- The Washington Times - Wednesday, March 19, 2003

A Kentucky businessman wanted the biggest free-swinging bell in the world, so he called Verdin Co. Kellogg Co. wanted a glockenspiel featuring cereal characters Snap, Crackle and Pop. Verdin got the call.
The nearly 170-year-old Verdin has grown from a clock repair business to a company bringing in about $20 million a year installing bells, tower clocks, street clocks, carillons and glockenspiels. Its work can be found in more than 30,000 cities, universities and churches around the world.
Three fifth-generation cousins Jim, Robert and David Verdin own the company founded by Francois de Sales Verdin, who emigrated to the United States from France about 1835. His first clock installation in America was at Old St. Mary's Church in Cincinnati in 1842, which the company considers its founding date.
"Our family started this thing mainly as a clock repair business," company President Jim Verdin said. But the Verdins found new markets as innovation and industry changed the country.
"When electricity came in, one of them happened to be inventive enough to figure out a way to automatically wind the weights back up, instead of going up [in the clock tower] every seven days to wind them by hand which was a very clever thing," Mr. Verdin said.
The company's clocks, ranging from traditional to modern styles, are found on downtown streets and outside hotels and shopping malls.
Verdin's 100 employees handle custom jobs some of them huge.
The World Peace Bell, which hangs in Newport, Ky., had to be produced specially for the northern Kentucky heavy-equipment mogul who commissioned it.
"Wayne Carlisle came in and said, 'I want the biggest [free-swinging] bell in the world,'" Mr. Verdin said.
At that time, the biggest was a 56,000-pounder in a church in Munich.
"We said, to be on the safe side, let's go to 66,000 pounds," Mr. Verdin said. "Then we designed it, and in order to be 66,000 pounds it was going to be about 12 feet wide and 12 feet high."
Verdin discovered a foundry in France and cast the bell there.
"Most of our bells come from Holland, some from France," Mr. Verdin said. "Only recently did we actually start casting bells. Our fathers used to say, 'We're really not bell makers; we should stick to what we know.'"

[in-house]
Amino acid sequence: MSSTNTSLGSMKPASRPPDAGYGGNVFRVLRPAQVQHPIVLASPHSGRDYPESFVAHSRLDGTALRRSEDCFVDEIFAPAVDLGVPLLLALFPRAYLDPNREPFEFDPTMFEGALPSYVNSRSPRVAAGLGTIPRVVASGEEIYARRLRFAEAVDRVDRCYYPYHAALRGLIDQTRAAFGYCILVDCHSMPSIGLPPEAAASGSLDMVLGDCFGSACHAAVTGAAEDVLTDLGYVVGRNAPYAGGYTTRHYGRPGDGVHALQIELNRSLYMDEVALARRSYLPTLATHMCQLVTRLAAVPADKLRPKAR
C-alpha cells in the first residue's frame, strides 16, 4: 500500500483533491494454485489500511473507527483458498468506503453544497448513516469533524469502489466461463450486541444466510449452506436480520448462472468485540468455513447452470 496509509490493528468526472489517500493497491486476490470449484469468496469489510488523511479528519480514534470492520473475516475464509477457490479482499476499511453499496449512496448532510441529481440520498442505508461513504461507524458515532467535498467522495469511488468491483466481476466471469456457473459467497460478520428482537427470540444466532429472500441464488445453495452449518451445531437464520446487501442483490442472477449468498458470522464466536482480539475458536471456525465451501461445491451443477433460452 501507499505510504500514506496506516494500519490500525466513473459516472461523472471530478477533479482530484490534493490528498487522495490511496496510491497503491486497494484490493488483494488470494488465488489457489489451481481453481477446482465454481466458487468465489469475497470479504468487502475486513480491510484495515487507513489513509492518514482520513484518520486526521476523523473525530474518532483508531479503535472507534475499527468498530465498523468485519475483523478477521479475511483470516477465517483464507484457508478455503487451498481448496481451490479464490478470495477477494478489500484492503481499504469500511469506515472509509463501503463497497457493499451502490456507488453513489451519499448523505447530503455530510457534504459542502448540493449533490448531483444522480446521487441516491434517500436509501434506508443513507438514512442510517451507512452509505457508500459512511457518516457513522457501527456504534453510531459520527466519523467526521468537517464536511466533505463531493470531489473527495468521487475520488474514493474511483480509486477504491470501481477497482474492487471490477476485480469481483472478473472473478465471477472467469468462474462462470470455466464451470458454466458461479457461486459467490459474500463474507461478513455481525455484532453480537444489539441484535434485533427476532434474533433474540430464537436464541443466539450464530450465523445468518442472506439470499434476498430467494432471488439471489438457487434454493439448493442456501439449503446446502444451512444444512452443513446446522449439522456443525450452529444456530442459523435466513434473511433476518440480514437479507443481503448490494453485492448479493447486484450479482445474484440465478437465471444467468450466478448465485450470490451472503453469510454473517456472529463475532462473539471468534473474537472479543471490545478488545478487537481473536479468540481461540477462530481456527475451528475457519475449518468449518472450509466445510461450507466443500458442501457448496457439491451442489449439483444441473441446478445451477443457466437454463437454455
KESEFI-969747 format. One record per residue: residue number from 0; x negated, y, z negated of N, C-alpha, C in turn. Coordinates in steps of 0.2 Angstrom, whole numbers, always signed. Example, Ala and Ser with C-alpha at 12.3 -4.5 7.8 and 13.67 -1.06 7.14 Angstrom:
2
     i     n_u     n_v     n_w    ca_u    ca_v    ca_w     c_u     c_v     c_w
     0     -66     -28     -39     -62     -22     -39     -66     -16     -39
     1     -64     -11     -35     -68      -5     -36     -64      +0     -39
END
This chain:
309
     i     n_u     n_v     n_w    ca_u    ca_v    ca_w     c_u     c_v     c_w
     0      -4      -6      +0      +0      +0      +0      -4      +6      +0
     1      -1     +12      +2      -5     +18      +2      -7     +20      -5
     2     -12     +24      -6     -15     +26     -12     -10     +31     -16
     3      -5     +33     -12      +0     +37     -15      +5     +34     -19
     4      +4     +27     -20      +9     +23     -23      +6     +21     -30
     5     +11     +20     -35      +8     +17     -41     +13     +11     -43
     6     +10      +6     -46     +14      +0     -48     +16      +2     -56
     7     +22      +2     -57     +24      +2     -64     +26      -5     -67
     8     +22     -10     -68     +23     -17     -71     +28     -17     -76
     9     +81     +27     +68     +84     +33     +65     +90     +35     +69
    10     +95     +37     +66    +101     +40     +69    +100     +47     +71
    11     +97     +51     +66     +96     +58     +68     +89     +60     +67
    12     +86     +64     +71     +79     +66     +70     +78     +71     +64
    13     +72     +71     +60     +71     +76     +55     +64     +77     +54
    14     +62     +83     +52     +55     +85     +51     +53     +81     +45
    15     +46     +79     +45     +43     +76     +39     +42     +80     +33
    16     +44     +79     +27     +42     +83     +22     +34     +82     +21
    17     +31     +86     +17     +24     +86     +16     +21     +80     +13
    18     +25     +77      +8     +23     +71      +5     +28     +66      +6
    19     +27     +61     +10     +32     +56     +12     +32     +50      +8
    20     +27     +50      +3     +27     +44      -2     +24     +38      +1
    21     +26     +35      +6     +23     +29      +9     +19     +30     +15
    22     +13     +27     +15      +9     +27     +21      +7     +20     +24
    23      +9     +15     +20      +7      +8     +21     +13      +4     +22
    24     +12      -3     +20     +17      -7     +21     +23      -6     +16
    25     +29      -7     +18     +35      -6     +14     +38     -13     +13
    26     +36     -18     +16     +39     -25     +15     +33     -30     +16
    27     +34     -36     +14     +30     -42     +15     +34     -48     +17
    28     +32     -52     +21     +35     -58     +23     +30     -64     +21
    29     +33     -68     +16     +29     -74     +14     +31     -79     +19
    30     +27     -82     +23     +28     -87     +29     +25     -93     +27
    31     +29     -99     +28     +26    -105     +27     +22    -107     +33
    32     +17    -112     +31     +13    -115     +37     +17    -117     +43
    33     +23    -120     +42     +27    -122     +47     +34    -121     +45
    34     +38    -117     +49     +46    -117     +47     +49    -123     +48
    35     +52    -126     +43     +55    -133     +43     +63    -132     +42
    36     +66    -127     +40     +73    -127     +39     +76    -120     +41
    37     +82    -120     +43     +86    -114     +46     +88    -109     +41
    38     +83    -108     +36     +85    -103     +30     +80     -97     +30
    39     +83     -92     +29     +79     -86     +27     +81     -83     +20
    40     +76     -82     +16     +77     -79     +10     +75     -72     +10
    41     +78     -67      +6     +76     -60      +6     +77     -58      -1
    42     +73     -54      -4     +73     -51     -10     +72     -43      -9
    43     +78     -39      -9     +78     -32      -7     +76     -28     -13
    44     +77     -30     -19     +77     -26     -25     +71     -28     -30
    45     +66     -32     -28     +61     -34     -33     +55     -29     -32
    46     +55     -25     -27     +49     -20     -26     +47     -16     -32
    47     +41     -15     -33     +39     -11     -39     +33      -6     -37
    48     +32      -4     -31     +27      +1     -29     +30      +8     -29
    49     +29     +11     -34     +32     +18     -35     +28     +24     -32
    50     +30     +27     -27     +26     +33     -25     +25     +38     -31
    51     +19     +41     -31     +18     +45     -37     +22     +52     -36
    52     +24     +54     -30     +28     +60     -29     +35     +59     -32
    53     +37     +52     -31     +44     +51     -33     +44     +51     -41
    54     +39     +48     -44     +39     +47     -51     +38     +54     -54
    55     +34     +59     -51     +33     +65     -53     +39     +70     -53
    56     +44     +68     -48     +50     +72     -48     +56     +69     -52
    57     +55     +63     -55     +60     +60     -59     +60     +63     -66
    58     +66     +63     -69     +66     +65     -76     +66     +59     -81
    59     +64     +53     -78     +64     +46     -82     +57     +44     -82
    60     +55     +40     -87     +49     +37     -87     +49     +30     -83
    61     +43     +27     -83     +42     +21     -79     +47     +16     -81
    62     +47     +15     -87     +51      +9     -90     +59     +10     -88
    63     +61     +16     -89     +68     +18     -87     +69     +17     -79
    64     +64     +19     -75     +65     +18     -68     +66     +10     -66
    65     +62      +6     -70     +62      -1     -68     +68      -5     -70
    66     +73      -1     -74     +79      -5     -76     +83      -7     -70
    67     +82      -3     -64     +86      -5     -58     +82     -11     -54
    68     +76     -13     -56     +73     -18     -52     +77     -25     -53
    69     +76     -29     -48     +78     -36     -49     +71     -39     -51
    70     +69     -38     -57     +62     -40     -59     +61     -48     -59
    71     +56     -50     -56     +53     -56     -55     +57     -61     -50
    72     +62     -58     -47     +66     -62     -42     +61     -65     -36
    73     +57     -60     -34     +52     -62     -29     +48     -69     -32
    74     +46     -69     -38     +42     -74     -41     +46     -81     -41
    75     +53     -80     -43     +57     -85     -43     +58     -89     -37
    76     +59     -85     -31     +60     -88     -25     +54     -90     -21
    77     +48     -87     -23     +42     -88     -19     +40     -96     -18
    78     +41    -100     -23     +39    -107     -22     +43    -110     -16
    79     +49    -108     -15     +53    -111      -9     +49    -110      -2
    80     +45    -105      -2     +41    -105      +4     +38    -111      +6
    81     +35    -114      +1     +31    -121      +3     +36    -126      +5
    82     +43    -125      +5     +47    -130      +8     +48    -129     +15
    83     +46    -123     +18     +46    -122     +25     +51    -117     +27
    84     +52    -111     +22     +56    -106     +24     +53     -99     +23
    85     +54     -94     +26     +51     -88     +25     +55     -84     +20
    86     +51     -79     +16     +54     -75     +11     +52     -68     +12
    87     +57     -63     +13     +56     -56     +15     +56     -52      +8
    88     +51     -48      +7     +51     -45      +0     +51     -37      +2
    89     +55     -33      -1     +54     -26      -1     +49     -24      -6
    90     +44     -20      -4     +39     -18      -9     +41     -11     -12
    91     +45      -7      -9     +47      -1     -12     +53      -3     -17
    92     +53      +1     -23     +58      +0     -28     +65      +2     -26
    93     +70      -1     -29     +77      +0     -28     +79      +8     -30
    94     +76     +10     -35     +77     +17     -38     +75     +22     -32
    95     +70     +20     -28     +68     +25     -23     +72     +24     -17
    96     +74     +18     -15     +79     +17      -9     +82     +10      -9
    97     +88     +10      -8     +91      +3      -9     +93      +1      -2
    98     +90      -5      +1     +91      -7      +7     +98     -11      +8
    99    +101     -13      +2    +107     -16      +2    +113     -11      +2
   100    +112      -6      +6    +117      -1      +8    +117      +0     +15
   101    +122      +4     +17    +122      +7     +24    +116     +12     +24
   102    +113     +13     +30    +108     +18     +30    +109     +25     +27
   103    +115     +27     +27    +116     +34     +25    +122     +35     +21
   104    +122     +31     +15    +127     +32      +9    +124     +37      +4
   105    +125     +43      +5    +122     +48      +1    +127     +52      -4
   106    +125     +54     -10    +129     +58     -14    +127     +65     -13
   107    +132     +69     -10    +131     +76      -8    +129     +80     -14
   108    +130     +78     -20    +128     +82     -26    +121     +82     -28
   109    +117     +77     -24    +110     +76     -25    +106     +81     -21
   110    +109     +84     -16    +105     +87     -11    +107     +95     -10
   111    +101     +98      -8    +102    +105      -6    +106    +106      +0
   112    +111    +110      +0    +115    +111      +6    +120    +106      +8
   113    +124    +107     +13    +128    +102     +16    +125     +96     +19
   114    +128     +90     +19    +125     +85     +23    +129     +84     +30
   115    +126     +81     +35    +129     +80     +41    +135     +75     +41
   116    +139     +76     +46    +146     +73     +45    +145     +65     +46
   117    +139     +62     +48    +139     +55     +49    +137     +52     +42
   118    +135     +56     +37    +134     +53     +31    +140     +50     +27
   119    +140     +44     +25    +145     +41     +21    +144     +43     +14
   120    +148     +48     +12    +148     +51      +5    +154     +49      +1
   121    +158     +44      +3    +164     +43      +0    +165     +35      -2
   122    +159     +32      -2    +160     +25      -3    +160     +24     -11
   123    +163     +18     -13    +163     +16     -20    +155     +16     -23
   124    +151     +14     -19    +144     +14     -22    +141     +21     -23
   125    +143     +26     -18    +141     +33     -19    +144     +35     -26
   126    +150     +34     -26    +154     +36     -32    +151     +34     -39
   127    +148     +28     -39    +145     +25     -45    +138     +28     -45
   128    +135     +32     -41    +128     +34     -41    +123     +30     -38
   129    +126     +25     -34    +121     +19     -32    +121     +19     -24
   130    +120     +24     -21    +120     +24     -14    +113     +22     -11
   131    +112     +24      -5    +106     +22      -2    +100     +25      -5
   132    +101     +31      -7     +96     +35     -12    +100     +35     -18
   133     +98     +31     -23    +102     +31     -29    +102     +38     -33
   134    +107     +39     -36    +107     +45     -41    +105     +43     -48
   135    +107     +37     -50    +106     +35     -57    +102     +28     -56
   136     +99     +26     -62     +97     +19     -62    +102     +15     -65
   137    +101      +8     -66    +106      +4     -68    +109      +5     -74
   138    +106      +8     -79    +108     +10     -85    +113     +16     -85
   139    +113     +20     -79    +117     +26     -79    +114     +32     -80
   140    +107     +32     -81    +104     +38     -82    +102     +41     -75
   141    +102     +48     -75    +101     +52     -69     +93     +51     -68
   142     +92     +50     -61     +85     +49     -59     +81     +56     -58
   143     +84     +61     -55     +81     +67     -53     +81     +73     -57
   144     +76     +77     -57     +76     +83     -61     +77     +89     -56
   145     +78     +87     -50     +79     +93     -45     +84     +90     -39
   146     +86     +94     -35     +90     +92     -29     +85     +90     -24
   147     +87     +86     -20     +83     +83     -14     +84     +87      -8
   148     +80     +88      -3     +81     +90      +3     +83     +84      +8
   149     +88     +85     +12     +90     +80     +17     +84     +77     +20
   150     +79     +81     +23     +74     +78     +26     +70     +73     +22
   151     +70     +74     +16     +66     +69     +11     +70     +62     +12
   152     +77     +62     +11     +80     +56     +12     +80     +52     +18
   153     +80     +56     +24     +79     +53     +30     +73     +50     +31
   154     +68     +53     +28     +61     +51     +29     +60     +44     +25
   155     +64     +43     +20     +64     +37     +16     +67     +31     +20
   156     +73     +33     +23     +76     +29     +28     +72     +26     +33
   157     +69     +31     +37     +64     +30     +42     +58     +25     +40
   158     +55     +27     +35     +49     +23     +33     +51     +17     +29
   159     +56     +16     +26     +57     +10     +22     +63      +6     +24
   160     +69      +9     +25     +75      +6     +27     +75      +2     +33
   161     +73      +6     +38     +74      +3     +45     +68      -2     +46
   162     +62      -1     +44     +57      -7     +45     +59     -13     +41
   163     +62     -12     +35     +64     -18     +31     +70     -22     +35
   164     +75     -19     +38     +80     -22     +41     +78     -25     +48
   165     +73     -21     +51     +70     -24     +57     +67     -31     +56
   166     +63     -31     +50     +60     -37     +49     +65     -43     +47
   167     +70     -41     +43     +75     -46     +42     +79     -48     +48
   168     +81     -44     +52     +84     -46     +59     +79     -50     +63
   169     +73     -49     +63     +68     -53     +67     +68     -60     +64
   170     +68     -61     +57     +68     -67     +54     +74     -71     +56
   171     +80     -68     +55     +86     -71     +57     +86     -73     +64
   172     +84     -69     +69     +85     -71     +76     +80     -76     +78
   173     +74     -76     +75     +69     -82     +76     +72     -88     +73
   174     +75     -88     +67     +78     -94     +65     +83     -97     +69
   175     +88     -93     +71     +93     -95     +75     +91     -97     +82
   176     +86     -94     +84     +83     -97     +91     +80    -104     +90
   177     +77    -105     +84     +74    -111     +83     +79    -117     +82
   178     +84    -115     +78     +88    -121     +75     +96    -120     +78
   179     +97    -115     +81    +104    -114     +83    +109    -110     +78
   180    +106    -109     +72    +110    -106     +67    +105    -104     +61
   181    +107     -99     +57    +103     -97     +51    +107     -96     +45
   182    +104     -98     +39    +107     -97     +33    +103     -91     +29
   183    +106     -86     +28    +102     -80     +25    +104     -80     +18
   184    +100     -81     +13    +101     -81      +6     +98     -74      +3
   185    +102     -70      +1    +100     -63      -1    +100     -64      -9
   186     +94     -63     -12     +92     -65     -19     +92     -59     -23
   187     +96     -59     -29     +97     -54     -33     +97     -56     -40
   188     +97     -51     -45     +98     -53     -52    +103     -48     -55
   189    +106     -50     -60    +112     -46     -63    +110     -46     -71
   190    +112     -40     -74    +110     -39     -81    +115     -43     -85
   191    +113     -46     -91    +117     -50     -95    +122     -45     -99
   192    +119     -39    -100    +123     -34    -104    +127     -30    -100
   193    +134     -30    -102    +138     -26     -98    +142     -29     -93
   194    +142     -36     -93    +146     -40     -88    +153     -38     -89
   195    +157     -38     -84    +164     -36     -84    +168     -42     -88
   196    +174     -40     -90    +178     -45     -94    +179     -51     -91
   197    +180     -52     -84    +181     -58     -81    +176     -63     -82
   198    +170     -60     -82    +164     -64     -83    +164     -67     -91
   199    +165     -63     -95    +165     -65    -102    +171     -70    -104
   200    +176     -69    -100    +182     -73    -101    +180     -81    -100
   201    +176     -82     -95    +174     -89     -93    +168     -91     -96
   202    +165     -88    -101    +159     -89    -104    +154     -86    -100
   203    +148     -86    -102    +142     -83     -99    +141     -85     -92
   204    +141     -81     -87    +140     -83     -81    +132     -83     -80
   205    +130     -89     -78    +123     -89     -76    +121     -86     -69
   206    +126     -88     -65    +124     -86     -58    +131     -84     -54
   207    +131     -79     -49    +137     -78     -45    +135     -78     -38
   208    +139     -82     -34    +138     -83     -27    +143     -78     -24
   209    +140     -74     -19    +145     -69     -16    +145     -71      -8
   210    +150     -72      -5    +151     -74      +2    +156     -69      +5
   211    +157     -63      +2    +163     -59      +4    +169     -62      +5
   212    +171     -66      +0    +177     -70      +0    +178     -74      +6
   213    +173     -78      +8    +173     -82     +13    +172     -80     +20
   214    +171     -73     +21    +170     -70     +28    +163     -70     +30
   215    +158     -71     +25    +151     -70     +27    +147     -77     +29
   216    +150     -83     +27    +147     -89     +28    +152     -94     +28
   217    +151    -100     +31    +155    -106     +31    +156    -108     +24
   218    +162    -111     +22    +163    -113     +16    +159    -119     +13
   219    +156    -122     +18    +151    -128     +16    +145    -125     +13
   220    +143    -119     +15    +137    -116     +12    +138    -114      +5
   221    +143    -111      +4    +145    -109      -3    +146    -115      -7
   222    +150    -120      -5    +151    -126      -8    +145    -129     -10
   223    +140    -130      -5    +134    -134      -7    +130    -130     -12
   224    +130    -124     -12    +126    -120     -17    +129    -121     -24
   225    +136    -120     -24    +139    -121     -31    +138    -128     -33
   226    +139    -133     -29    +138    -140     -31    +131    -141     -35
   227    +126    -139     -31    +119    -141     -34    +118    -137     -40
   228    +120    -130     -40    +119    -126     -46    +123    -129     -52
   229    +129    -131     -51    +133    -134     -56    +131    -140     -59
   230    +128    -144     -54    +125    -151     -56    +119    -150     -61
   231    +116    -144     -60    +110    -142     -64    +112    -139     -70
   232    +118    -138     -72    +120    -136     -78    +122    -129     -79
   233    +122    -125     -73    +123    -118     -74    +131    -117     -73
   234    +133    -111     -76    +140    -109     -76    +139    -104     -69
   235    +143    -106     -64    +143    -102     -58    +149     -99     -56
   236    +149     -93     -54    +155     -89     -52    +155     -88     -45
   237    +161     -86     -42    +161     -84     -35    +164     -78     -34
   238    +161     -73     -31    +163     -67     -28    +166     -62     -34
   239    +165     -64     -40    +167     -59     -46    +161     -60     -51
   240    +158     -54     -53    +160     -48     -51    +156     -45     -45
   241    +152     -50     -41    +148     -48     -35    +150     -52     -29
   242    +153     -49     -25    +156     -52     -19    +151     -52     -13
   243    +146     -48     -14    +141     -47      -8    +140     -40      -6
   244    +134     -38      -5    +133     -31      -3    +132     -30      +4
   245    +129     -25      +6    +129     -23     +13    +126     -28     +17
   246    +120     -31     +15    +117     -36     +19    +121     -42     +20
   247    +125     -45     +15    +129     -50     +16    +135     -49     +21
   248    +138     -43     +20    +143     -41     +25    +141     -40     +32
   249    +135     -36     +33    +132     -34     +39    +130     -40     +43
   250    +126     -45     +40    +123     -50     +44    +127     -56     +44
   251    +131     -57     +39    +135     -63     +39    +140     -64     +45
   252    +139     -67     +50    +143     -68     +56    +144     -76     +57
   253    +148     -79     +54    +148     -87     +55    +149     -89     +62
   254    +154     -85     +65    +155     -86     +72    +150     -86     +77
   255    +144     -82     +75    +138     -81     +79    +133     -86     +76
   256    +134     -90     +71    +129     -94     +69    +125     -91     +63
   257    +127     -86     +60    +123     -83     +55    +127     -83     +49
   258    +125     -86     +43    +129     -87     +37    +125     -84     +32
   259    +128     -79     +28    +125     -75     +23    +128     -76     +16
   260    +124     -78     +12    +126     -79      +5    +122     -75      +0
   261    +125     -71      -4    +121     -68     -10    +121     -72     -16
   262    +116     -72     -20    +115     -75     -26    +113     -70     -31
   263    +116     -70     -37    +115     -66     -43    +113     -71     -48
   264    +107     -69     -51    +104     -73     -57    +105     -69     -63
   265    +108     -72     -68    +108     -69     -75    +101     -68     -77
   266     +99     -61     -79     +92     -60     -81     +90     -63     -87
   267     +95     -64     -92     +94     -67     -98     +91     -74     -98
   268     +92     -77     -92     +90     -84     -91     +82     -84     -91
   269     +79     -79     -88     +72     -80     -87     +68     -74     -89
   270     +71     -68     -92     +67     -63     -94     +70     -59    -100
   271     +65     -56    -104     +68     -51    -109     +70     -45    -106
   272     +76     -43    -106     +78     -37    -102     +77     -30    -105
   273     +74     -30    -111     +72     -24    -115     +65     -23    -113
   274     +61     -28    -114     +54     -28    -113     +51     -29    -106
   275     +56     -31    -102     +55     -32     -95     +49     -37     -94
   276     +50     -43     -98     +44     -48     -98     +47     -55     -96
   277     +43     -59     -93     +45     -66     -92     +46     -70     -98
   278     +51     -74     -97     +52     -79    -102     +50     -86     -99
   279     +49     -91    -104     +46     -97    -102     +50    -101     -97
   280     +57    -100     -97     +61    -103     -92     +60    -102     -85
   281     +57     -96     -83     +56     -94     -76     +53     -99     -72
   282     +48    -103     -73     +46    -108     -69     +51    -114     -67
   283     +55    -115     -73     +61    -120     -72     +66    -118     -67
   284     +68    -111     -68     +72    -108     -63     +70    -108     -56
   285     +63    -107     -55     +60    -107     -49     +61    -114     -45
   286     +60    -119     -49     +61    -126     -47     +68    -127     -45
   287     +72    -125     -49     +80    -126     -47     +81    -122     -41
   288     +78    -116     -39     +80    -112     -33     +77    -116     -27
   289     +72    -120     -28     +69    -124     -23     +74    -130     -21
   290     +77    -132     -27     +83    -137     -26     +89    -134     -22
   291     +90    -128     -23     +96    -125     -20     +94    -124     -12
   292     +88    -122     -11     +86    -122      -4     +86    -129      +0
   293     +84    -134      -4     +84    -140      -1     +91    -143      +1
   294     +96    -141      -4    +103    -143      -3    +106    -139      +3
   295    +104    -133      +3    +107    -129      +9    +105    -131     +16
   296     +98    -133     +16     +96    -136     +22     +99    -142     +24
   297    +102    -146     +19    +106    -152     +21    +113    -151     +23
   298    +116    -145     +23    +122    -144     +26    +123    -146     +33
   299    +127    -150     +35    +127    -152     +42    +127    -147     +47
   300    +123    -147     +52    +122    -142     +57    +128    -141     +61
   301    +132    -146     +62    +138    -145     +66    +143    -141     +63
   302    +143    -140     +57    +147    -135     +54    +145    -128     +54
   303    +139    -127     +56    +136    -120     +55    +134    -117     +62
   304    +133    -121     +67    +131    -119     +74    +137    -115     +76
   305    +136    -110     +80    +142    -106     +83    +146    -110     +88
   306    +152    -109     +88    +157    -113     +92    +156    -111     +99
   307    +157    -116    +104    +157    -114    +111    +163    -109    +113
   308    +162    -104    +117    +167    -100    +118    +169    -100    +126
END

Then there was the 2,000-pound, 40-foot diameter ceiling clock in the rotunda of a Lexington, Ky., library. Philanthropist and horse owner Lucille Caudill Little wanted to donate the clock as a memorial to her husband, W. Paul Little, and to a family friend, Charles H. Jett.
"The idea came to me in a dream," Mrs. Little said.
To make that dream come true, Verdin had to solve several problems. Traditional hour and minute hands would be impractical, because they would have to be about 15 feet long and would sag under the weight, Mr. Verdin said.
While driving home from Lexington, he hit upon the idea of using one horse for each minute, lighting in succession to give the appearance of a race around the dial.
"That was a fun one to do," Mr. Verdin said. "The exciting part about that is that it looks like it has always been there."
Bells, historically paired with clocks, have become a big part of Verdin Co.'s business. When fire destroyed the Old Capitol dome at the University of Iowa in November 2001, Verdin was called to replace the 137-year-old bell that tolled 20 times a day to signal the start and end of classes.
The university wanted a bell cast in the same period as the one that was destroyed. Verdin had one in its inventory.
"We looked all over the country for a replacement bell," said Gary Nagle, the university's project manager. "We had 15 to 20 people offering bells of all sizes, but none fit as well as the one the Verdin Company had. They cleaned it up and put an inscription on it for us… and now it's hanging up in the bell tower."
Verdin also builds bell towers or carillons start to finish, like one at Miami University two years ago.
Richard Gegner, a retired teacher, church organist, and part-time Verdin employee, has been carillonneur in the Cincinnati suburb of Mariemont since 1968. The old-fashioned carillon he plays has a beautiful sound, but Mr. Gegner says it is hard work.
"On a warm day, you can work up quite a sweat," he said.

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